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Identity mix-up could prompt name change for X Lake, Y Lake

by Lorien Nettleton ~ May 11th, 2012

Three lakes in Talkeetna have names that aren’t really names – they’re letters. Currently known as X, Y and Z lakes, the trio of water bodies have been an item of confusion, occasional derision, and frequent ambivalence since the day a map-maker identified each of them with just a single letter.But on about 50 percent of maps, X lake and Y lake are swapped. Two people could stand side by side on a canoe dock, and if they had differing maps, their argument about whether they were at X or Y could be confounding. But the inconsistency could do more than fuel a spat between friends.

The fishing regulations at each lake are different, and an angler believing they were within the law would still have to face the citation should they be issued one.

The names pose a problem for emergency responders as well. If a rescue was necessary for someone at X lake, and the responders have a different map, they could show up at Y lake. The problem needs to be fixed.

The Talkeetna Parks Advisory Committee and the Upper Susitna Soil and Water Conservation District are testing the waters for changing the names of Lakes X, Y, and Z. They would like to know if the community has an interest in changing the names, and if so, what would be a suitable replacement?

The process of re-naming the lakes is a long one, and before any move is made to go through the trouble of filing an appeal with the State Office of History and Archaeology, The Soil and Water Conservation District is asking people for suggestions. If they get enough response, they’ll compile a list and present it back to the community.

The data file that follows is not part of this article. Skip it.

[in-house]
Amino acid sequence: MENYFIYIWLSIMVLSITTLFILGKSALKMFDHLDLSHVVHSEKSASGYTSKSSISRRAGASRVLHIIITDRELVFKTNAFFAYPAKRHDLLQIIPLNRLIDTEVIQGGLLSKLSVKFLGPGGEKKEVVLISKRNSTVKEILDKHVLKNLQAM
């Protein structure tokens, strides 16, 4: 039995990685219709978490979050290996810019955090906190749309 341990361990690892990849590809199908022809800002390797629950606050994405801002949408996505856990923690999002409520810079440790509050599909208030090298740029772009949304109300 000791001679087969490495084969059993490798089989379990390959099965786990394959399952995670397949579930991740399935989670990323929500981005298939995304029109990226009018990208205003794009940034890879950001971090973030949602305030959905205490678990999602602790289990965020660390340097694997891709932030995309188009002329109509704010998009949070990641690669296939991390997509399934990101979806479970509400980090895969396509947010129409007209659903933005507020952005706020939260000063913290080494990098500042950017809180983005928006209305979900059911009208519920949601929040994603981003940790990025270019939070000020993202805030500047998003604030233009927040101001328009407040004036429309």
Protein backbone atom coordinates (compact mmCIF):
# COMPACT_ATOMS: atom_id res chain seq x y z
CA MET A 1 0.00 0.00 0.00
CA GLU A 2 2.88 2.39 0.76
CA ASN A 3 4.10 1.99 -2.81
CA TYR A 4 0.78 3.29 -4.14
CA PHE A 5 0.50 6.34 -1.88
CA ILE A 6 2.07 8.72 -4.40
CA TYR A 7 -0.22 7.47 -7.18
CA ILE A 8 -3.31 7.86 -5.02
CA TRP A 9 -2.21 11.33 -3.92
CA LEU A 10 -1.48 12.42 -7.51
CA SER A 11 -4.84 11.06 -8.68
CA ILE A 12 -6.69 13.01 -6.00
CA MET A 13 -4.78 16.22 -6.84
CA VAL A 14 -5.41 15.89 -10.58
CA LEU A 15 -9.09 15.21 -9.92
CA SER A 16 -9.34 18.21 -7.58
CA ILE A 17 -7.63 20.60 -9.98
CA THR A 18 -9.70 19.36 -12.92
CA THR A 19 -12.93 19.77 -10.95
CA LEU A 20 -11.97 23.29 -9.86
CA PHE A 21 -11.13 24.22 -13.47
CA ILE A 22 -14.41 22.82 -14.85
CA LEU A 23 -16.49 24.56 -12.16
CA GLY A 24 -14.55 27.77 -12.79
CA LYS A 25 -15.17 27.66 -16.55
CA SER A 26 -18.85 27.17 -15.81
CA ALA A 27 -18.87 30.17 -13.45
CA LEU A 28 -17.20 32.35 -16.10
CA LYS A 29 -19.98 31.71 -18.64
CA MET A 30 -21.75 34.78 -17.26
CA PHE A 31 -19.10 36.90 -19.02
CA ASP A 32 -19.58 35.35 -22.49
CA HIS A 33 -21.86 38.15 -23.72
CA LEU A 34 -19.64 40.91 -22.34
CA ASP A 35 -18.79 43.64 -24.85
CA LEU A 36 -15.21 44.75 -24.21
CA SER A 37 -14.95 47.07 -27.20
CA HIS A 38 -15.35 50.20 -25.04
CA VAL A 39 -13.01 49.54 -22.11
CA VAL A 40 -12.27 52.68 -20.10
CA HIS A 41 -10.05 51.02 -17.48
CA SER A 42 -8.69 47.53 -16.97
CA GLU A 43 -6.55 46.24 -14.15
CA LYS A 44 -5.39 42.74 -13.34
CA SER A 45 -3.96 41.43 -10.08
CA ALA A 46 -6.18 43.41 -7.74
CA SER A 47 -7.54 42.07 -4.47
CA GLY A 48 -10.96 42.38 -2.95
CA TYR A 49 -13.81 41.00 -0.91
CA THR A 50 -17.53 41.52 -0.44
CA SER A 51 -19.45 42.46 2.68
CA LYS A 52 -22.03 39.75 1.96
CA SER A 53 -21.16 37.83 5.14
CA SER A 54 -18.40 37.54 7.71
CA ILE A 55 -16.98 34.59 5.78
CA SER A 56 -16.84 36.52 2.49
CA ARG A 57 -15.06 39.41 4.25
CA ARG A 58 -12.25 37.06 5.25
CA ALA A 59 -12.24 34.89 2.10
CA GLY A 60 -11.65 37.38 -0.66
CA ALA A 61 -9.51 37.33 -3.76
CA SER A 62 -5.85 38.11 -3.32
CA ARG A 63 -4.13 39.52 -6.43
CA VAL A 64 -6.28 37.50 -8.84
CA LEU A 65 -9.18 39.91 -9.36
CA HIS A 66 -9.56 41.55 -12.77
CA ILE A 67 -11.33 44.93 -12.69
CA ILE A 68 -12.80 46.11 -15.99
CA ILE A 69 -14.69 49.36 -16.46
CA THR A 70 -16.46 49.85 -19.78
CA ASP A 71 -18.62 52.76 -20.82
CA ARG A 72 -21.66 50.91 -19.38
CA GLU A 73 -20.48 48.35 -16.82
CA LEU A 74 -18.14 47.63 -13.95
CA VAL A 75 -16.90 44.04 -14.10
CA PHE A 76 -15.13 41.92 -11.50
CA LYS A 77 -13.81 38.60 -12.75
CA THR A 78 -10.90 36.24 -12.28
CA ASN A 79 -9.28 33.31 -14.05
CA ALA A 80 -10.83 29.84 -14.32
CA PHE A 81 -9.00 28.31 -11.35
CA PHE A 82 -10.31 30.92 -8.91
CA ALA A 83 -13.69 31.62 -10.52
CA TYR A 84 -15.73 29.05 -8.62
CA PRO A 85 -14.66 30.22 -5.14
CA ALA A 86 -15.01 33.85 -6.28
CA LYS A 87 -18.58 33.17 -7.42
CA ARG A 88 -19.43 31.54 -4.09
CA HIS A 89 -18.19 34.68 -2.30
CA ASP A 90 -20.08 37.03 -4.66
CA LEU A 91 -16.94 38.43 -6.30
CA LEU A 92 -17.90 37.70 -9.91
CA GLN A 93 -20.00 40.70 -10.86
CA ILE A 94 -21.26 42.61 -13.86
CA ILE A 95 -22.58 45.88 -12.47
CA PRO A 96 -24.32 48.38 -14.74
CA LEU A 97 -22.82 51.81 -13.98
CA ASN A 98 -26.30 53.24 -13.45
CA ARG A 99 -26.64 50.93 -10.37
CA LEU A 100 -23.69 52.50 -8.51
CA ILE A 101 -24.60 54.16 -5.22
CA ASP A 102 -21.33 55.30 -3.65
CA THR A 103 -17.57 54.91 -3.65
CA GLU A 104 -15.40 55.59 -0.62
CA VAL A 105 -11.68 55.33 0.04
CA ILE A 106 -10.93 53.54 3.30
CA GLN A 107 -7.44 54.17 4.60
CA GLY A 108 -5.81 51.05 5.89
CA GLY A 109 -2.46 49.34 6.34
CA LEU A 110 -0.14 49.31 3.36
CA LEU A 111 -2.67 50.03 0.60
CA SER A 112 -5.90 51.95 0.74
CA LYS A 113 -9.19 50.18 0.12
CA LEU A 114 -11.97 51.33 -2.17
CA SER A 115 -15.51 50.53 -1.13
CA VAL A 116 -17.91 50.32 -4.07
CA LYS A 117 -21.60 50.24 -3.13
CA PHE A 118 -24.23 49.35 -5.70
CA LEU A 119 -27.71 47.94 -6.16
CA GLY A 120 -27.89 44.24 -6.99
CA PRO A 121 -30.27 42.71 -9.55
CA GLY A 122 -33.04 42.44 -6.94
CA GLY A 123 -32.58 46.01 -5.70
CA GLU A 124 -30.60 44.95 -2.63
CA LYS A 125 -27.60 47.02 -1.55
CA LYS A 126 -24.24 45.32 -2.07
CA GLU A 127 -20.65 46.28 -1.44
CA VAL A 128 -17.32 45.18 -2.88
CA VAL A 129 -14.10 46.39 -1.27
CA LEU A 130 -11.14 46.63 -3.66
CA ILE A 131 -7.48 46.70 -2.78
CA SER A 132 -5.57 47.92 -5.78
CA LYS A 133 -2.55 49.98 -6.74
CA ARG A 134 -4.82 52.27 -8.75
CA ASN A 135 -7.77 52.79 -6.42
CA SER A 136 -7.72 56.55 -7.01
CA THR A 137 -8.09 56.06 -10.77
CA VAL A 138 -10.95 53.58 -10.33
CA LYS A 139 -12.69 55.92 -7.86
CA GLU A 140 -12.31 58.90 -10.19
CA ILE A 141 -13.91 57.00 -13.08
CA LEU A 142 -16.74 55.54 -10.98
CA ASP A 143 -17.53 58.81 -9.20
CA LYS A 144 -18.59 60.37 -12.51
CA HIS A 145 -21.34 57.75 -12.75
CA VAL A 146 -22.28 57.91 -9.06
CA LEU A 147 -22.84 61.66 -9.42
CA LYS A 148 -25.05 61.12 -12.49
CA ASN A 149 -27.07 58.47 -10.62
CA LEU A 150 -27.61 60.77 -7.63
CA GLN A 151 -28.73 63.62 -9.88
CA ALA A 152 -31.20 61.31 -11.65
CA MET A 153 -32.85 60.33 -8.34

2 Responses to Identity mix-up could prompt name change for X Lake, Y Lake

  1. Holly Stinson

    I’ve been told that X Lake (whichever one that might be, depending on your map!) got it’s name because it appears like an X from the air — and that Cliff Hudson gave it that name. So maybe one could be Cliff’s Lake or Hudson Lake? But then we’ll have other pilots vying to have one named after them and we could be opening a can of worms, so to speak.

  2. Rodney Hardy

    I oppose the idea of changing the names of these lakes and I do not agree with this article which states that their names “aren’t really names”. X Lake (the largest lake with the three islands) and Y Lake (also known as guardrail lake) were named in the past by local pilots because of their shapes. And although Z Lake is not in the shape of a letter, it just made sense to follow suite. Most of the locals are proud of the history of Talkeetna and are fed up with the newbies moving in from the lower 48 that think they have to change something. I am surprised that they aren’t already eyeing the name of the community just south of Talkeetna wanting to change its name as well! Most the time, it’s better to leave well enough alone. I believe that the proper thing to do here is just to get the correct map.

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